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Enid Lakeman

Liberal Democrat History Group obituary

Born 28 November 1903, near Tonbridge, Kent; the only child of Horace Bradlaugh Lakeman (1874-1962), an excise officer, and Evereld Simpson (1867-1950); died 7 January 1995 at her home in Tunbridge Wells. She remained unmarried.

Being synonymous with the electoral reform cause for over forty years tended to obscure Enid Lakeman's lifelong commitment to the Liberal party. It was that commitment that led her to the advocacy of preferential voting, as her one book promoting the Liberal cause - When Labour Fails, published in 1946 - makes clear. Those who only knew her in later years were fascinated by the contrast between the apparently frail person and the powerful and fluent writing she consistently produced.

Enid Lakeman had a suffragist and feminist pedigree in that her grandmother, Jane Ann Simpson, was a campaigner for votes for women and in 1879 was the first "working woman" candidate for her local School Board in Brixton. After graduating from the University of London Enid worked first as a research chemist and later as a teacher. Then after four years war service as a radar operator in the WAAF she, in her own words, "forsook a scientific career for politics because of her feeling that more scientific knowledge was needed less than better government to secure its proper use."

She was planning to stand at the election due in 1940 but the war postponed her parliamentary election debut to 1945 when she contested the St Albans constituency, one of only three servicewoman candidates. She later unsuccessfully contested Brixton in 1950 and Aldershot in 1955 and 1959. Her only election success was in 1962 for a single term on the Tunbridge Wells borough council.

In 1946, after demobilisation, she joined the staff of the Proportional Representation Society (later the Electoral Reform Society), becoming its Director in 1960. The Society then had only a fraction of the income it has today but Enid performed an amazing sleight of hand in giving the public appearance of a significant lobbying organisation whilst fulfilling almost all the different roles singlehandedly.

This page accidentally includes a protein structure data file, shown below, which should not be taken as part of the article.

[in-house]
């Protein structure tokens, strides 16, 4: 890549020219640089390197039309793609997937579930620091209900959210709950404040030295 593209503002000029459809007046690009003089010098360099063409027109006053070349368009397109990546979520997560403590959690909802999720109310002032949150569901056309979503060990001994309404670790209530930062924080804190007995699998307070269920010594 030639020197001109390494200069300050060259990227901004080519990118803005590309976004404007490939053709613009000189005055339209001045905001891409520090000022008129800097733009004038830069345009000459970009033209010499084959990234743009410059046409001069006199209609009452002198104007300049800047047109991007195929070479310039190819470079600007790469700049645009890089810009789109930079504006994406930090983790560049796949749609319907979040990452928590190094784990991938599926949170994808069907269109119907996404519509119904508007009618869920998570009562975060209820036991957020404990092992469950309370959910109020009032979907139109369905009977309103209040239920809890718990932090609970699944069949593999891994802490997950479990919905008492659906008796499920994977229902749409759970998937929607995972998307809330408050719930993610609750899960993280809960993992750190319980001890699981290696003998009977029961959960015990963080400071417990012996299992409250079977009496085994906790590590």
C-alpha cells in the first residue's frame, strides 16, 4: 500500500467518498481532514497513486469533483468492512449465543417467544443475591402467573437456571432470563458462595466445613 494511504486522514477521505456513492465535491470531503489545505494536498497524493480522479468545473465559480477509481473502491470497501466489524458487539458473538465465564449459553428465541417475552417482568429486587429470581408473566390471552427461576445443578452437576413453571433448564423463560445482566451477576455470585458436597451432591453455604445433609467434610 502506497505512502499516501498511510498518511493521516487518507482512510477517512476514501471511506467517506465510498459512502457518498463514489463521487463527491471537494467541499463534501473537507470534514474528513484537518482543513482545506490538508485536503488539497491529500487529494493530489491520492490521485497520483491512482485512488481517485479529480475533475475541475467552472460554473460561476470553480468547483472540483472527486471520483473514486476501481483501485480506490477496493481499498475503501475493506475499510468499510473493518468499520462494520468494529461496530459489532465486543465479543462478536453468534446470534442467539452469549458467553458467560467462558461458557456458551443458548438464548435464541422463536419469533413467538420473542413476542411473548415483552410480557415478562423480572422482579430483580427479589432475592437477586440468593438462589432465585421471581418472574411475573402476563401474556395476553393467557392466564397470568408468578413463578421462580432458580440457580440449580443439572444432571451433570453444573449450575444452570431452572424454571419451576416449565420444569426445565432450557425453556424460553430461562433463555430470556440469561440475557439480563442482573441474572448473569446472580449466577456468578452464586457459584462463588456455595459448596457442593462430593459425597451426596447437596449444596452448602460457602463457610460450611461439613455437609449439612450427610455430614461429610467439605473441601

She conducted an intensive campaign of letter writing to any newspaper that showed evidence of the iniquities of the First Past the Post system. This was accomplished by the employment of a good press cuttings agency combined with an ability rapidly to produce pertinent letters, in the knowledge that editors of newspapers in far flung corners of the country would be so impressed by a letter from an impressive sounding London campaign that they would always publish them. Enid was very ascetic and economic, labouring away in the semi-dark and usually unheated library, much to the anguish of her younger but less hardy colleagues there.

Whilst at the Electoral Reform Society she produced a number of books and pamphlets, including the standard textbook How Democracies Vote. The Society, with Enid at the forefront, played a key role in persuading the Irish Republic to adopt STV and in winning two referendums to retain it, against the wishes of the parties. Her efforts continued into Northern Ireland culminating in the reintroduction by William Whitelaw of STV there. On her retirement in 1980 she was made an OBE. She was a humanist, a vegetarian and an internationalist and fine linguist, attending international conferences well into her 80s.

The library at the Electoral Reform Society offices is named after her, and annual lectures at her old college and at the Politics Association ensure the memory of this doughty warrior.